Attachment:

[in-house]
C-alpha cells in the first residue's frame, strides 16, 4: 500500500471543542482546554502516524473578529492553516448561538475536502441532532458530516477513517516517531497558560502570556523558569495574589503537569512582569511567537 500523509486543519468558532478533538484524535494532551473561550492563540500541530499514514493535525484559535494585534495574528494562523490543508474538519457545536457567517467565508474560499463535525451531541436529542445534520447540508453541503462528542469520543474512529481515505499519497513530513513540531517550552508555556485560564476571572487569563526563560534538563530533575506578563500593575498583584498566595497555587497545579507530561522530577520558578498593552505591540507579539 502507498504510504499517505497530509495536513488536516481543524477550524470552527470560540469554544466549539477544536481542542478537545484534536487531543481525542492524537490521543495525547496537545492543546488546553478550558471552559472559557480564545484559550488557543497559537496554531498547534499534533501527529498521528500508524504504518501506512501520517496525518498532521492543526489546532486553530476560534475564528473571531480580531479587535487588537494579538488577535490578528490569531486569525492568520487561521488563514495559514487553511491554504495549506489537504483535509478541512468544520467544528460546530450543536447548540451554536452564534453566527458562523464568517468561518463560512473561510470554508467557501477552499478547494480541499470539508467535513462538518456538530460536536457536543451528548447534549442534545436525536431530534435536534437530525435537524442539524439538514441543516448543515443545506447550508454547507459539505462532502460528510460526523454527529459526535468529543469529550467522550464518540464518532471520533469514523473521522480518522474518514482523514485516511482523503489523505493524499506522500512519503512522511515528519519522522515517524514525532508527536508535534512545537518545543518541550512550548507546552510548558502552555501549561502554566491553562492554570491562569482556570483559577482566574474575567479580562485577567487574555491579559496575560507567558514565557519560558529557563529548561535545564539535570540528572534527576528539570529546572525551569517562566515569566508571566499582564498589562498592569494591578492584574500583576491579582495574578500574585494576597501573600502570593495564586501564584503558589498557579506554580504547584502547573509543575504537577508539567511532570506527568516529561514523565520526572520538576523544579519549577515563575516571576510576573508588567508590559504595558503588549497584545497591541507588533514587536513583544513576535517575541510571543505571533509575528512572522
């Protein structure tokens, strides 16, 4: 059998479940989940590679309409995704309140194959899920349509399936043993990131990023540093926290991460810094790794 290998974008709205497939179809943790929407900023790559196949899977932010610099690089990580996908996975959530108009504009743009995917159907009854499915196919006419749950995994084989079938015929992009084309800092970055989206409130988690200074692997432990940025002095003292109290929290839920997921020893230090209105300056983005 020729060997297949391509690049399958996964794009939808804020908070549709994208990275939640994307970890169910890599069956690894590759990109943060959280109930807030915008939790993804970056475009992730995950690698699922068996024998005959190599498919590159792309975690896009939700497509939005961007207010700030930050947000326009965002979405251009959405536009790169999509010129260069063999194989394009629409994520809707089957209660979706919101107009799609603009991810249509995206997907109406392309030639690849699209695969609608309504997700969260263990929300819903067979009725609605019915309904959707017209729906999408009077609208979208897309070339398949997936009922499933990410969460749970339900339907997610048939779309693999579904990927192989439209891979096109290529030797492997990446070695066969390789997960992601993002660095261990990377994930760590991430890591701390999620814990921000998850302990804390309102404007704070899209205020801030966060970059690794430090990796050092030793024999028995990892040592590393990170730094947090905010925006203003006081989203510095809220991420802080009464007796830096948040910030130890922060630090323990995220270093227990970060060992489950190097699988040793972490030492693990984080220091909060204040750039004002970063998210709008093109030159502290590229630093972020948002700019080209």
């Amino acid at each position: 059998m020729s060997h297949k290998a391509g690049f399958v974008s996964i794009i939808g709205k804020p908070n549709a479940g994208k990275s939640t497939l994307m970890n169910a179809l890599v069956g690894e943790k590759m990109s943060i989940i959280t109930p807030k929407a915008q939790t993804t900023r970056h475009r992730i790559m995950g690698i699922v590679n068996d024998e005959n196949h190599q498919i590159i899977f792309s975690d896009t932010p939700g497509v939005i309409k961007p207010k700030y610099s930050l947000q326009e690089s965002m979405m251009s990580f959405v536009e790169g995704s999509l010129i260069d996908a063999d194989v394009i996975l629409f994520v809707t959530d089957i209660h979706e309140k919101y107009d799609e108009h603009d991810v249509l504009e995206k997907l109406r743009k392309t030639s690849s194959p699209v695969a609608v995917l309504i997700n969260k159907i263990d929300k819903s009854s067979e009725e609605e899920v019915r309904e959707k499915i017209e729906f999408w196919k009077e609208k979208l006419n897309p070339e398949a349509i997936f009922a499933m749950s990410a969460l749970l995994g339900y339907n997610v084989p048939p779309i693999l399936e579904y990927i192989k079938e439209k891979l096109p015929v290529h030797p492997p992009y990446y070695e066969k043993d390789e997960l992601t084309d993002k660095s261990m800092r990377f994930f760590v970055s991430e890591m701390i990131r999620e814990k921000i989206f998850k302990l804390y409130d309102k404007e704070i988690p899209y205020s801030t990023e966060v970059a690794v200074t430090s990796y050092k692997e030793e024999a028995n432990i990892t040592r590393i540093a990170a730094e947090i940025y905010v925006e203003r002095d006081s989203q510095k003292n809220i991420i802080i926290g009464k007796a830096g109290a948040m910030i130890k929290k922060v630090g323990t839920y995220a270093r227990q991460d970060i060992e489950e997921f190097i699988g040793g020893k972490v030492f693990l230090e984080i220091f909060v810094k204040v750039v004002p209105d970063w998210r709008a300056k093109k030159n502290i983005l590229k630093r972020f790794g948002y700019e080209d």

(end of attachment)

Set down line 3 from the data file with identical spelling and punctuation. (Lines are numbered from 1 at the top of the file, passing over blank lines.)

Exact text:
């Protein structure tokens, strides 16, 4: 059998479940989940590679309409995704309140194959899920349509399936043993990131990023540093926290991460810094790794 290998974008709205497939179809943790929407900023790559196949899977932010610099690089990580996908996975959530108009504009743009995917159907009854499915196919006419749950995994084989079938015929992009084309800092970055989206409130988690200074692997432990940025002095003292109290929290839920997921020893230090209105300056983005 020729060997297949391509690049399958996964794009939808804020908070549709994208990275939640994307970890169910890599069956690894590759990109943060959280109930807030915008939790993804970056475009992730995950690698699922068996024998005959190599498919590159792309975690896009939700497509939005961007207010700030930050947000326009965002979405251009959405536009790169999509010129260069063999194989394009629409994520809707089957209660979706919101107009799609603009991810249509995206997907109406392309030639690849699209695969609608309504997700969260263990929300819903067979009725609605019915309904959707017209729906999408009077609208979208897309070339398949997936009922499933990410969460749970339900339907997610048939779309693999579904990927192989439209891979096109290529030797492997990446070695066969390789997960992601993002660095261990990377994930760590991430890591701390999620814990921000998850302990804390309102404007704070899209205020801030966060970059690794430090990796050092030793024999028995990892040592590393990170730094947090905010925006203003006081989203510095809220991420802080009464007796830096948040910030130890922060630090323990995220270093227990970060060992489950190097699988040793972490030492693990984080220091909060204040750039004002970063998210709008093109030159502290590229630093972020948002700019080209």